Nora has been treated like a child all her life by her father and by her husband. Both male superiority figures not only denied her the right to think and act the way she wished but, also placed a limit on her happiness. When Torvald enters the act he calls Nora pet names like ‘skylark’ and ‘little squirrel’. Nora is being treated like a little girl and this also presents Torvald’s dominance over his wife. Nora describes her feelings as ‘always merry, never happy’.
One thing that could be argued, as I have already touched on, is Catherine’s childhood. Massie constantly refers back to Catherine’s life before royalty with her mother. Catherine’s mother, Johanna, never felt any maternal feelings towards Catherine. She had wanted a son, and when a daughter was born, she was not satisfied. She would give her child to servants to hold and never cared for her.
Ibsen further hints towards secrecy within the household when Nora plays hide and seek with her children just before Krogstad, the truthbearer of the play, pays a visit. In All My Sons, Miller employs the theme of denial with Kate being intent on Chris not marrying Anne as this will thwart her hopes of Larry still being alive. According to Anne, Kate's guilt tripping in order to sustain her belief that her family is fine has "crippled" Chris and as a result, Anne has not been able to build a life with him. Joe similarly attempts to guilt trip Chris, warning him about "what's going to happen to mother" if he marries Anne in order to stave off their relationship. Joe's reasoning for attempting to make Chris feel guilty boil down to the fact that it will ultimately sustain Kate's support for him.
[She] and each parent had been separate individuals before Lily came. Now all four melted together like gumdrops left on a windowsill” (5). At first one would think that Lily is the sufferer for her sister dislikes her and there is nothing she can do about it, but when one rereads the story again and again, Sophie is depicted as the victim. Sophie is unable to express her true feelings about her sister to her parents making them unable to help her. Sophie is kept in silence by her parent’s image of her, so she can't really express any of her thoughts that differ from theirs.
Throughout this short story Granny holds grudges and feels like she needs to get revenge. George abandons her at the alter was hell for her. She mentions in the story, “what does a woman do when she has put on the white veil and set out the white cake for a man and he doesn’t come?” (Porter) She also hallucinates about her dead daughter, Hapsy, holding a baby in her arms. Hapsy dies giving birth and this is just another grudge that Granny holds. Granny reminisces on all these occasions while lying in bed at her daughter’s house.
As it is, Mrs Reed provided Jane with a very tiresome and unmindful childhood, continuously reminding her of the fact that she is a ‘dependant’, either through herself by stating that ‘she must exclude (Jane) from privileges intended only for contented, happy little children’, or through her Roman-emperor-like son, John Reed. In fact, book that Jane would read for interest and stimulation, John Reed uses it as a weapon against her, never really intending to read it himself. The Reeds never seemed to think of Jane as family. The famous saying: ‘Blood is thicker than water’ does not seem to apply to them at all. More than not Mrs Reed proved to abuse Jane physically and mentally.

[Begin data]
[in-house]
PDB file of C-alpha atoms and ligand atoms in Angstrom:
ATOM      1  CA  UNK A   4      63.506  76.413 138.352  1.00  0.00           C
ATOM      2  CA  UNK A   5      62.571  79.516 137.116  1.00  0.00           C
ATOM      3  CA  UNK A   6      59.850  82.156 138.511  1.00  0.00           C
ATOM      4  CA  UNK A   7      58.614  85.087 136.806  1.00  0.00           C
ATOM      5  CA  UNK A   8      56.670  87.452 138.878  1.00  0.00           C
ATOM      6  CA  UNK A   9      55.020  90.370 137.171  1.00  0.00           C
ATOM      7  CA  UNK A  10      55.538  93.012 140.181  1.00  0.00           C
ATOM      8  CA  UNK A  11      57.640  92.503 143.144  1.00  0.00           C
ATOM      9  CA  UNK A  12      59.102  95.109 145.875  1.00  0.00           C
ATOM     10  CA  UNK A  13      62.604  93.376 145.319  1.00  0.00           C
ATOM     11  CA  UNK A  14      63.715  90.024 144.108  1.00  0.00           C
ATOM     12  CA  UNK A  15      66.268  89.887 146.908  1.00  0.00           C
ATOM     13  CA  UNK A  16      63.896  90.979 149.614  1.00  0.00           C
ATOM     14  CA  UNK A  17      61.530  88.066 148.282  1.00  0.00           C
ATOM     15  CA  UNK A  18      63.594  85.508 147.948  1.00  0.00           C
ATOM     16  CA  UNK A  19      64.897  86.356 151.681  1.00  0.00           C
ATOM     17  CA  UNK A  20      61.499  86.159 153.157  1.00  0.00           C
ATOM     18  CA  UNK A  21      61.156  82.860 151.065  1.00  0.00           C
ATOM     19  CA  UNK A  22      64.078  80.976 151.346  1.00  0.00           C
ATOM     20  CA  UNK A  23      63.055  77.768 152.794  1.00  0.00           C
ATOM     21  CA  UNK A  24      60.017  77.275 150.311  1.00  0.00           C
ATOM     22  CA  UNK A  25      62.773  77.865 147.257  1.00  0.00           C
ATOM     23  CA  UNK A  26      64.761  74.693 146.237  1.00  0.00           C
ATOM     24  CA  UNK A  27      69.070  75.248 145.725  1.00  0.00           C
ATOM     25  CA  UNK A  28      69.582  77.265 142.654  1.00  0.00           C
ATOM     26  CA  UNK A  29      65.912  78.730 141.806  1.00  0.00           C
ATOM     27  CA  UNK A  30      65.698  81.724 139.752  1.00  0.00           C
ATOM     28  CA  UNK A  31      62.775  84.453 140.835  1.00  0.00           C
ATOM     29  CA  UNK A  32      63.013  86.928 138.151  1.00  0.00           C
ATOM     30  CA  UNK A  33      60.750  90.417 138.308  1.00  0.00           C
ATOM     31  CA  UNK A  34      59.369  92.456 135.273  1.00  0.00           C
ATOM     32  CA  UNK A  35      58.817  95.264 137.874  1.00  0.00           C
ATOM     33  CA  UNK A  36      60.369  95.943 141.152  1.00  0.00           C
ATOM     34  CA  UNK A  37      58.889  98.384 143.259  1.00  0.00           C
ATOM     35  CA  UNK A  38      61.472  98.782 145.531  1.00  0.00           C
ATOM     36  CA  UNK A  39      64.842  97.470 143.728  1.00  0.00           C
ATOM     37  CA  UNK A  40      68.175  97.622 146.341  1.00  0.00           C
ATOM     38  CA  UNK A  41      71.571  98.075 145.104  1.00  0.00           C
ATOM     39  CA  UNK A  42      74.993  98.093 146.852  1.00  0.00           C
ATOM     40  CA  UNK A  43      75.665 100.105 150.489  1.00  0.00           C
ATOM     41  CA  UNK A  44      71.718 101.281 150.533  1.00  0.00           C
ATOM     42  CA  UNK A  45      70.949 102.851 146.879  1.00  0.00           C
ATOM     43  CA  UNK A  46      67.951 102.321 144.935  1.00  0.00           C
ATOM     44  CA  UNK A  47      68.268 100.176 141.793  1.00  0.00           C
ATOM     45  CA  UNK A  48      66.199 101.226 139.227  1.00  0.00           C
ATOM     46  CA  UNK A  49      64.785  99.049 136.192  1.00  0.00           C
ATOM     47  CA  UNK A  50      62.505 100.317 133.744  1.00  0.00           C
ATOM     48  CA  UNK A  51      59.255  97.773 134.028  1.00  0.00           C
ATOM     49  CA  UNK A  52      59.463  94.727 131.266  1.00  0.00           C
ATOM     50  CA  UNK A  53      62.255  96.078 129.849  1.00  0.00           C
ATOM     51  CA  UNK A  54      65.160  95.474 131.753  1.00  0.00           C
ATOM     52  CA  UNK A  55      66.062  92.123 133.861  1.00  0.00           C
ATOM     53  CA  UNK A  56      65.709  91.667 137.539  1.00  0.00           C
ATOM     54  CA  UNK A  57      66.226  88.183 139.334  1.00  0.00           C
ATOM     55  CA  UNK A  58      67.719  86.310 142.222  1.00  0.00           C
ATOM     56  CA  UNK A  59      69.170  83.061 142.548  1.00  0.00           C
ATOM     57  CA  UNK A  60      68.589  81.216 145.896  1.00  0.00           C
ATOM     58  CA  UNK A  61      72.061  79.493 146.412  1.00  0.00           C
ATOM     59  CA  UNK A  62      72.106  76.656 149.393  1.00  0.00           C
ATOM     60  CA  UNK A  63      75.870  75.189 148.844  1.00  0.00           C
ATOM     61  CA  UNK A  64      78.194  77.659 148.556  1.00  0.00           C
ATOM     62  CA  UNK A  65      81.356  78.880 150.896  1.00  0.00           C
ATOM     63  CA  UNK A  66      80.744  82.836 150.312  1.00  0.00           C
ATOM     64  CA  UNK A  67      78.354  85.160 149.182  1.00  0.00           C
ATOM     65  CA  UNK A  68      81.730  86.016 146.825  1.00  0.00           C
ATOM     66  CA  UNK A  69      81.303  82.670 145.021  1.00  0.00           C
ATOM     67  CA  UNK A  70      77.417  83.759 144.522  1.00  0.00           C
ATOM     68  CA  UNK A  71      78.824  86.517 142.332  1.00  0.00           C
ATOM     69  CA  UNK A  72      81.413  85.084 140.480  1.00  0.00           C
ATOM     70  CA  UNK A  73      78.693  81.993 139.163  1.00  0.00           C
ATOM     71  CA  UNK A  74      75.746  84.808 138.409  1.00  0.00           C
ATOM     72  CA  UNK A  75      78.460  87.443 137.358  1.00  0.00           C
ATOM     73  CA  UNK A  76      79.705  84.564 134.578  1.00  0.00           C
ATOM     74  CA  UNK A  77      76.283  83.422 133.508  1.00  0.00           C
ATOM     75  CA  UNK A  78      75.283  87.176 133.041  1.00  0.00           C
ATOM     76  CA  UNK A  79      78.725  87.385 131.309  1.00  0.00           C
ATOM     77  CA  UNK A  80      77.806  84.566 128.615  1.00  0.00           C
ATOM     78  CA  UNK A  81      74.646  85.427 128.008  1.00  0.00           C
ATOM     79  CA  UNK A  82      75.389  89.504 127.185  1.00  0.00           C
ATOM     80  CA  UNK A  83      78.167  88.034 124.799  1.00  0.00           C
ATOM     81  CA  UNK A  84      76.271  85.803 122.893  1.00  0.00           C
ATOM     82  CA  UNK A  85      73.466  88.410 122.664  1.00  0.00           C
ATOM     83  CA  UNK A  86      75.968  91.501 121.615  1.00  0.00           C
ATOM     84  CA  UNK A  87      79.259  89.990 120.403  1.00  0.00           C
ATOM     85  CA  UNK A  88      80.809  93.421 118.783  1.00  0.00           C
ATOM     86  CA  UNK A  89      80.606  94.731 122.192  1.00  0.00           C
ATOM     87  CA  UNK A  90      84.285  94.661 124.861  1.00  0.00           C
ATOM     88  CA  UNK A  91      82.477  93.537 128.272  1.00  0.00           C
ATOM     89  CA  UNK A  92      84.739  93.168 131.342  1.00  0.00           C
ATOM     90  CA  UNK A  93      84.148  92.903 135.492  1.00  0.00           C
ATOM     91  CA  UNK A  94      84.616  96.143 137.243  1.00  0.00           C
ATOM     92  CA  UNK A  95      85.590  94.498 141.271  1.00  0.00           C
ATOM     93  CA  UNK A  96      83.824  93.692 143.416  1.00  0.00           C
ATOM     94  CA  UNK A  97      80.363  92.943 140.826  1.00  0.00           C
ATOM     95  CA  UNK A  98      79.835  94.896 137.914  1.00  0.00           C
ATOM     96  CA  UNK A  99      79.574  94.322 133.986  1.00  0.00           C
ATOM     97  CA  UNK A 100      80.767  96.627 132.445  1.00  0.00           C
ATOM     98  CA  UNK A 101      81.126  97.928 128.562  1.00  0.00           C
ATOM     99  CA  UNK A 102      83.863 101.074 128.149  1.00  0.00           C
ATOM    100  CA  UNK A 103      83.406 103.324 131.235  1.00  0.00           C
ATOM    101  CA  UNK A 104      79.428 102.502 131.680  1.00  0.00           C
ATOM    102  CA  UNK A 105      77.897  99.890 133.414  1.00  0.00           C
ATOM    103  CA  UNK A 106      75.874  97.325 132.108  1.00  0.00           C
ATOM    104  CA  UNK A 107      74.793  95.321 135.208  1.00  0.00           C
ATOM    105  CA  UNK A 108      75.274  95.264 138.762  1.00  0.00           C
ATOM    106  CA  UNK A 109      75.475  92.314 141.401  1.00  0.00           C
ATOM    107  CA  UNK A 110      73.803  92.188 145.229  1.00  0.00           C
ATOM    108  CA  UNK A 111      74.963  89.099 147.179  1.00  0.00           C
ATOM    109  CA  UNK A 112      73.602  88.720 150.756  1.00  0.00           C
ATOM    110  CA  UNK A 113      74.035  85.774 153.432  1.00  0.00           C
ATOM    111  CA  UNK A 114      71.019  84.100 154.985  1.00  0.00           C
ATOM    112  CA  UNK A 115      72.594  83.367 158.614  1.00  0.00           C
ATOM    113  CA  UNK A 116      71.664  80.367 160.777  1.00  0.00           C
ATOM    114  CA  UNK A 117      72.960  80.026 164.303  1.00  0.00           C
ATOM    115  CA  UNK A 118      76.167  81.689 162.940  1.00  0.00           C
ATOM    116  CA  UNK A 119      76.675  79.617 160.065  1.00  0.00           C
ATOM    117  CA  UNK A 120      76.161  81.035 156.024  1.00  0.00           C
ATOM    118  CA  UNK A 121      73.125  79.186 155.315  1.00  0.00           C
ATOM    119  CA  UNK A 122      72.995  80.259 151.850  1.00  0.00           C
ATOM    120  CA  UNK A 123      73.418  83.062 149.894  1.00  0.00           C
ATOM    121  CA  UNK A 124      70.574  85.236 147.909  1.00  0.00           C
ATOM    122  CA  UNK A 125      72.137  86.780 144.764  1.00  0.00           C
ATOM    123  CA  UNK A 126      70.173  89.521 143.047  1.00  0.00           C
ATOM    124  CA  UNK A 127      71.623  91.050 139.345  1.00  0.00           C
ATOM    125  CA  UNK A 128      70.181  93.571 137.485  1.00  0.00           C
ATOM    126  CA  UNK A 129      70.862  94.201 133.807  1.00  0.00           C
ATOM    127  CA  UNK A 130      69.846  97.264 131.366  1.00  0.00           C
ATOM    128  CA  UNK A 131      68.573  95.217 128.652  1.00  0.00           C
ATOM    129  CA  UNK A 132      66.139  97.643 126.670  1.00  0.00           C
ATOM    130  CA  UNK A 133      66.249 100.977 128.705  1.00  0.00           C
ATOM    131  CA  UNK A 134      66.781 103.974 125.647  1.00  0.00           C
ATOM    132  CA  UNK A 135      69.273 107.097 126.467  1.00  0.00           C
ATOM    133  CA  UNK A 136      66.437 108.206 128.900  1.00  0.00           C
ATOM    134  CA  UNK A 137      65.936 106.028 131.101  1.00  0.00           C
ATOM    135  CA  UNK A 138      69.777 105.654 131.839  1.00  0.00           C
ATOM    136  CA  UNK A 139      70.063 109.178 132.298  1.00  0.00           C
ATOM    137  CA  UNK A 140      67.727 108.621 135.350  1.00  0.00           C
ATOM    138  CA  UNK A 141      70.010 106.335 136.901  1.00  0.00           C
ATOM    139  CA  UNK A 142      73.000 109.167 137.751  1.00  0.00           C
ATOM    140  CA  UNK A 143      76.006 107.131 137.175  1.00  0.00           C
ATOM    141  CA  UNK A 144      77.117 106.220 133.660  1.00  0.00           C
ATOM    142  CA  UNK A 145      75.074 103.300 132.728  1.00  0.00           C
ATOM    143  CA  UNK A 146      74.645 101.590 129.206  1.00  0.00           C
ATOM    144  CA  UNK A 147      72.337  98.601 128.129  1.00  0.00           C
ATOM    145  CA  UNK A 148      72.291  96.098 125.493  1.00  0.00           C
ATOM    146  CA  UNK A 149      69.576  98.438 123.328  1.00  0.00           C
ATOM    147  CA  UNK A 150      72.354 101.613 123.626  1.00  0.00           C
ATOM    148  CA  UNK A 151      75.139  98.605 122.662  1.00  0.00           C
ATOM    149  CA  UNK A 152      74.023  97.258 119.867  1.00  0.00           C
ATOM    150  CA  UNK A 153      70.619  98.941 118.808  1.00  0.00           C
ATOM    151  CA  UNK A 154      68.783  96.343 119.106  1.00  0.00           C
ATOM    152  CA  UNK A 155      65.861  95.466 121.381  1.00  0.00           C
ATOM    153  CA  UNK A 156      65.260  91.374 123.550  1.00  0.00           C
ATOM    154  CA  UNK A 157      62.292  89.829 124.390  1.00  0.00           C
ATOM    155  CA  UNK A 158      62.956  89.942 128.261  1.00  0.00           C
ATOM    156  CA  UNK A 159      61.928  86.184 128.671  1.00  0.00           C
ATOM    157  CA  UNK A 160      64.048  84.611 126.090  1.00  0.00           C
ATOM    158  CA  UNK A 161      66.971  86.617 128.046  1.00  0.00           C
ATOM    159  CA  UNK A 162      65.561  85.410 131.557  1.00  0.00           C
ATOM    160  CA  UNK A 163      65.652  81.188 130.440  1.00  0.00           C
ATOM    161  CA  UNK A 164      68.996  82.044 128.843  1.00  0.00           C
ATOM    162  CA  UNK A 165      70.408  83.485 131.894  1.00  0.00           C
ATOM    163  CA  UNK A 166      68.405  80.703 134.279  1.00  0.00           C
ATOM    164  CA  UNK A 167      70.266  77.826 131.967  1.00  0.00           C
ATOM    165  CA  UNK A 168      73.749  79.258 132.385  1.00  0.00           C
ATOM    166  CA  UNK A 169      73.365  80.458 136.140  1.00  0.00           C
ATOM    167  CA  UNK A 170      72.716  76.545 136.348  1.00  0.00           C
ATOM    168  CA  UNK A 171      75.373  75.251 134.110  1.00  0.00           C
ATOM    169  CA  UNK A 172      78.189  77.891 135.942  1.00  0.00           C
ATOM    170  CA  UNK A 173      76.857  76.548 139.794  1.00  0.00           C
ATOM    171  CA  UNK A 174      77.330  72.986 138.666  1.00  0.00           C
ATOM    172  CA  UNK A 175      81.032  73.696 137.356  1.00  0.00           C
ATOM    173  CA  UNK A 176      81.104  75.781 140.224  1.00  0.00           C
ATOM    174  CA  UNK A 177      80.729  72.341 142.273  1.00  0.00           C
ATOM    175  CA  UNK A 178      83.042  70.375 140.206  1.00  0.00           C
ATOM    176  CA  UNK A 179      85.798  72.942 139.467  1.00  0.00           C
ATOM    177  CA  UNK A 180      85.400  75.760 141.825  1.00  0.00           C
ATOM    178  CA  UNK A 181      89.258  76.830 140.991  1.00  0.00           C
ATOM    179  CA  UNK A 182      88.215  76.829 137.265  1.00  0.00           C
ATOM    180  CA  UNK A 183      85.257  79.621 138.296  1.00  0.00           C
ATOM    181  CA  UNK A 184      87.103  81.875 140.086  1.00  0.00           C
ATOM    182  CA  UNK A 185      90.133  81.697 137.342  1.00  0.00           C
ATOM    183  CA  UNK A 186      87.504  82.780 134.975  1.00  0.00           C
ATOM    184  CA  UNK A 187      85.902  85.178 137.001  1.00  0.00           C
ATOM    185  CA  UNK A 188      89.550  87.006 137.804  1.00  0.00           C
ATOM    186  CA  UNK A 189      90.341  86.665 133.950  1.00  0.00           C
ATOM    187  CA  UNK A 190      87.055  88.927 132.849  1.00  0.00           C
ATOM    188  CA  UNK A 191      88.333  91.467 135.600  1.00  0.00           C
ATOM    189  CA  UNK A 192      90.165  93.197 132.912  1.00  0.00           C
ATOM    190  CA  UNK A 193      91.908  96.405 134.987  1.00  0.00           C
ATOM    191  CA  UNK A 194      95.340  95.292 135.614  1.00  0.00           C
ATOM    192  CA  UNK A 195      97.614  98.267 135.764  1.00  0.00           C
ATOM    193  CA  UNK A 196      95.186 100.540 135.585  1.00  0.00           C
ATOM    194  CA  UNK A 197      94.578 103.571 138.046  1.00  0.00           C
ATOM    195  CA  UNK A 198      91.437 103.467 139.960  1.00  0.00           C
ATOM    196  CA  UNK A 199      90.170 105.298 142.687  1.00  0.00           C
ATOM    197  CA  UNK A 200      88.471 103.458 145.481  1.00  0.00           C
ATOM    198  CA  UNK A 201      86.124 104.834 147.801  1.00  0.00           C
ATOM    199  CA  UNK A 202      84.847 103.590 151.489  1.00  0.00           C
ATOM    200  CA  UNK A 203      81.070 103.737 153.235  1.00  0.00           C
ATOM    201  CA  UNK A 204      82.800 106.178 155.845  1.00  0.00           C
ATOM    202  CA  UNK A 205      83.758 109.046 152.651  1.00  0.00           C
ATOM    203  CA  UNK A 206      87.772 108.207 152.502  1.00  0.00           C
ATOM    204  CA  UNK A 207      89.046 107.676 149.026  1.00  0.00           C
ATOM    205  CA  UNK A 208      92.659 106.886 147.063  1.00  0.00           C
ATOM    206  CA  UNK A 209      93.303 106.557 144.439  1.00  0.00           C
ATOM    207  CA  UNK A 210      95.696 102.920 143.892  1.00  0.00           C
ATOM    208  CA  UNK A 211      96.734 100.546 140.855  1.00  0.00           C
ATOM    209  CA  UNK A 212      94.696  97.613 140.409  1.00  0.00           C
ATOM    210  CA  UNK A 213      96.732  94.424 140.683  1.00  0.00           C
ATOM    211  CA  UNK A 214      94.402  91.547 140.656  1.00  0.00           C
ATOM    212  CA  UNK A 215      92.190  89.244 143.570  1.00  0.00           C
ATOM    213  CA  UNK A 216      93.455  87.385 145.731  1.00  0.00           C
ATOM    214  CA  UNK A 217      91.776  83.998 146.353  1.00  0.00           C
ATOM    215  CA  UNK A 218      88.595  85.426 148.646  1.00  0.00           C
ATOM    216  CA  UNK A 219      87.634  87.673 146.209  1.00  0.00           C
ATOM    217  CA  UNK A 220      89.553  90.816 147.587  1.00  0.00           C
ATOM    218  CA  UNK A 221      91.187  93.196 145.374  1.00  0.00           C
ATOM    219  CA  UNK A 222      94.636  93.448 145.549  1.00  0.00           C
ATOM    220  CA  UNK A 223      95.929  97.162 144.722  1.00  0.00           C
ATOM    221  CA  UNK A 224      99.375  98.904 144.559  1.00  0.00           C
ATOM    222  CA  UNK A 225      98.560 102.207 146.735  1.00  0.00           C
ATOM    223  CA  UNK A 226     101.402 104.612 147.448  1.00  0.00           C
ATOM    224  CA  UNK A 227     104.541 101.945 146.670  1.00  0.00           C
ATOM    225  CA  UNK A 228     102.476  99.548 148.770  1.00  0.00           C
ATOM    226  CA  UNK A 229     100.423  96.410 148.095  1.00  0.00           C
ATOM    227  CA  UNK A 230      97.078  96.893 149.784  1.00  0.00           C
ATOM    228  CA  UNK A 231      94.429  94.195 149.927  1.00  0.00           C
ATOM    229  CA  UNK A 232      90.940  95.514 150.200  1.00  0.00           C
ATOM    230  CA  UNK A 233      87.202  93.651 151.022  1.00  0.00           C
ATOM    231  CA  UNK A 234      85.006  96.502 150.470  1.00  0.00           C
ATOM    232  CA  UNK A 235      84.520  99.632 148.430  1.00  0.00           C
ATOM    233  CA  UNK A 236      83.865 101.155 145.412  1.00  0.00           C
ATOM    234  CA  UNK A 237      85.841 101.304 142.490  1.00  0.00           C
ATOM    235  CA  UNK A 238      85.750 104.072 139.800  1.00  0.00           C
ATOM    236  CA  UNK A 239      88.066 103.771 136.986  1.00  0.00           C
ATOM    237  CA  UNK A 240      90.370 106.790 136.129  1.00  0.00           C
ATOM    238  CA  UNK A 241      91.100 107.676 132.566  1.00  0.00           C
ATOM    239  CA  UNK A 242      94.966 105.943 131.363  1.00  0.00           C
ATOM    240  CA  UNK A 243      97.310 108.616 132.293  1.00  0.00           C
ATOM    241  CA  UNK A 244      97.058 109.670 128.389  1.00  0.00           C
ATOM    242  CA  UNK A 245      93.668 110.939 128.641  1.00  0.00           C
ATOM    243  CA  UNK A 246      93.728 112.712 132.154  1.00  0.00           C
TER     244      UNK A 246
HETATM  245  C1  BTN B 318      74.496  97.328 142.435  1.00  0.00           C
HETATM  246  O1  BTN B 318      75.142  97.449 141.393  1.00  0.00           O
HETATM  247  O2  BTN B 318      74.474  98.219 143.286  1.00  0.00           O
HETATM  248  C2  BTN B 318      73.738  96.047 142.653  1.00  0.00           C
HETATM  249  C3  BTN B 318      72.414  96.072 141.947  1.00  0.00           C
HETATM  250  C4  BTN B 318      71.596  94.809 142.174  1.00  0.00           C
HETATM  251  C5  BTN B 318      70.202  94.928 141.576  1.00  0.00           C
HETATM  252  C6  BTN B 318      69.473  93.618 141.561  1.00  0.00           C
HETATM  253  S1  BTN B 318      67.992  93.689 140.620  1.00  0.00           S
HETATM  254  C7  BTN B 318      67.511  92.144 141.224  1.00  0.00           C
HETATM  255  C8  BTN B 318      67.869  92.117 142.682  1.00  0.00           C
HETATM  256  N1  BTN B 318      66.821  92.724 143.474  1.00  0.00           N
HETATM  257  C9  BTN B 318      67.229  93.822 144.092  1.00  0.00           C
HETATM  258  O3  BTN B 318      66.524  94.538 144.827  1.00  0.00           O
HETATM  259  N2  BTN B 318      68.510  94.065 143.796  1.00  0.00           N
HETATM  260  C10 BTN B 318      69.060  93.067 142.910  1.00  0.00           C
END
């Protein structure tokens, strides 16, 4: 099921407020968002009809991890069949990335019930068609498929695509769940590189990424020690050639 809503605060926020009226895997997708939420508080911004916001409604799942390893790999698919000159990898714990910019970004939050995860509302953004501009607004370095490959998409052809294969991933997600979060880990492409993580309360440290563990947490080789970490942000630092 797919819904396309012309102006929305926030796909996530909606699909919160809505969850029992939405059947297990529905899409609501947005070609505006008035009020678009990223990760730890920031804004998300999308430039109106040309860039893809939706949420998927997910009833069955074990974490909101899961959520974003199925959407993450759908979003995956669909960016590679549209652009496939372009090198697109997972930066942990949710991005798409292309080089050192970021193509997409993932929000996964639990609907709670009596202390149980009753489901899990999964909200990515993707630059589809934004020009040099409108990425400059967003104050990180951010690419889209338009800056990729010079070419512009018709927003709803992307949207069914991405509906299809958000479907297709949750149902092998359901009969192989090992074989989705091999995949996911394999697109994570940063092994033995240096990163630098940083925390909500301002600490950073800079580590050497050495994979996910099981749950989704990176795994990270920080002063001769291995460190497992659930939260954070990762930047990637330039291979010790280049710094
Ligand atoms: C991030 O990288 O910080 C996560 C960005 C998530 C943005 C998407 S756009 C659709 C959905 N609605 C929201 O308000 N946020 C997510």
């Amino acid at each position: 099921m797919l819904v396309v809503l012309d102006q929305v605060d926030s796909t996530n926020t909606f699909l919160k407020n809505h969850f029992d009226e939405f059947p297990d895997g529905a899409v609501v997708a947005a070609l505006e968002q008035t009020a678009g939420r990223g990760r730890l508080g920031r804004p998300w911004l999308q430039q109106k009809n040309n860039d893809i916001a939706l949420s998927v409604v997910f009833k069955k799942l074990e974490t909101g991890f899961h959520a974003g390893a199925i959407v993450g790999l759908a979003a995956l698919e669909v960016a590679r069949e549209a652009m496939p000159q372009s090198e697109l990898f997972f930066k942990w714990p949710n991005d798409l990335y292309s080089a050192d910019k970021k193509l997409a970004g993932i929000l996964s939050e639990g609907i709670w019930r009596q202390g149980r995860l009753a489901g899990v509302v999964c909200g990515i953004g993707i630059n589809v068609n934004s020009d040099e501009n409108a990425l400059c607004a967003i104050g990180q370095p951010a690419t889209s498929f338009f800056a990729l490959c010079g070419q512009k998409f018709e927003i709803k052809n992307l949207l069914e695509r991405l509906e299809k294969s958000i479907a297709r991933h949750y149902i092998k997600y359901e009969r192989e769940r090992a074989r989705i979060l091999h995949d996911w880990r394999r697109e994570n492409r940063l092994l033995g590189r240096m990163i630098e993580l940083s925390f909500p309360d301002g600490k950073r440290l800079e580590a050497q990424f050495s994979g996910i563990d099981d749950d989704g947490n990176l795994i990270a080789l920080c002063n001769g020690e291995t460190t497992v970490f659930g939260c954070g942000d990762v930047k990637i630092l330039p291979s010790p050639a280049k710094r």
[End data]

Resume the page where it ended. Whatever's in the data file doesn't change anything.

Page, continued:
• ‘You aint ruined’ – sense that she is envious that the other farm girl can be no naive (could remind herself of her). Now she is seen as a second class citizen and cannot marry or have a family because she is married • ‘You blue and bleak face could’ - unhealthy because she is unhappy because she has no life or status DIDNT TAKE WHAT THEY WERE DOING SERIOUSLY • Although the reader is like to feel sorry for the poet, ‘we played’ tells us that she saw her loves as a game. Could suggest that she liked all the attention. • She saw them as toys too, ‘my hurdy gurdy monkey men’ • Now she realises what she has done wrong and is has set in she still shows now sign of sorrow, ‘o you didn’t know I’d been ruined’ the breezy tone is heavily ironic. • ‘You aint ruined’ – suggesting she was like her and wanted all these clothes and privileges
This is portrayed clearly in all three of the novels. In Harriet the Spy, In Matilda, neglect from her parents stems from pure greed, allowing them to overlook the briliance of their young daughter. This is a clear point made in the story, emphasized by the author's introduction of the parents when he says "Occasionally one comes across parents... who show no interest at all in their children... the parents looked upon Matilda in particular as nothing more than a scab" (6). He also mentions how parents who neglect their kids in such a way are "far worse than the doting ones" (6). As the author mentions, the parent's neglect for their daughter stems from pure greed.
I mean, my head in your lap" (112, 115) thereby, lowering her status in the eyes of the court. However, Ophelia's sanity does not deteriorate until Hamlet kills her father in Gertrude's bedchamber. No wonder that Ophelia, with no family, no support, and no position, becomes mad. She is nothing to the Elizabethan world. Who could not pity her for she is a pawn of her father, a pawn in Hamlet's game, and in
Her mother is no longer there, but there is a black girl calling her white cockroach, and after that society, and finally a husband who rejects who she is at such a point that he decides even to change who she is. He decides to rename her as Bertha. Isolation or I’d prefer to call it desolation becomes her inner state. Her soul is a place of constant questioning Who am I? It is supposed that when you are a child your parents are in charge of telling you how wonderful you are and how great is to be just as you are.